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The poet Mary Oliver put it: "It is a serious thing just to be alive on this fresh morning in the broken world." This month's The Life feature on Global Sisters Report asks panelists about their experiences of brokenness and healing, and what spiritual paths they have taken in order to be made whole.
Americans don't like to talk about death, but experts say these are discussions we need to have. "Now, more than ever, is the time to try to open up these kinds of conversations around fears of death and dying and what that means. For many, doing that during a pandemic might be way beyond their capacity, but when is a better time?" The news is forcing us to confront our fears, as the pandemic narrows Americans' cultural distance from death and dying.
It's a time of frightening uncertainty, and as public fears spiral, living in the day is time-tested wisdom, says columnist Ken Briggs. "Tomorrow's crisis isn't yet here; renewal of ourselves is today's job."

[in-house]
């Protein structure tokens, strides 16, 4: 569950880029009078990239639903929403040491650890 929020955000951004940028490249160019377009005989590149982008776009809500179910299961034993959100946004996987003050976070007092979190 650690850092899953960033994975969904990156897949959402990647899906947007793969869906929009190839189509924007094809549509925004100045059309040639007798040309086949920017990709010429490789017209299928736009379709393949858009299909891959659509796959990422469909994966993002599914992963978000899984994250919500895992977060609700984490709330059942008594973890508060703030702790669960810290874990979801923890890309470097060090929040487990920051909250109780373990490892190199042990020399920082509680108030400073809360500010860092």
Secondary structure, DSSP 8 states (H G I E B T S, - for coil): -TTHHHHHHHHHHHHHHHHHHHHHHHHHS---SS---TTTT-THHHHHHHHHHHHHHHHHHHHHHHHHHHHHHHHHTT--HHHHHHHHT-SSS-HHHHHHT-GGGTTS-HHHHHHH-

From GSR's worldwide pool of columnists, Presentation Sr. Frances Hayes brings the coronavirus view from Australia. It put on hold her move to a new ministry in Thailand, leaving her future unknown, but she needs to keep living her life in the meantime, she reflects. "I am reminded that God didn't send the virus, but as in all things, can use it to bring about change. I also choose to use this time."
Looking for some movies, documentaries and TV shows to watch? Check out EarthBeat Weekly for an eco-streaming guide while we're cooped up by coronavirus.
In news over the weekend, the Vatican confirms: Member of papal residence positive for coronavirus. The resident of Casa Santa Marta, where Pope Francis also lives, has been recovering at a Rome hospital.
Michael Sean Winters asks: Will Trump be the first president reelected during a full-blown recession? No matter what kind of mess we're in, it still may all depend on how the Democrats approach the 10% of voters who don't pay much attention to politics.
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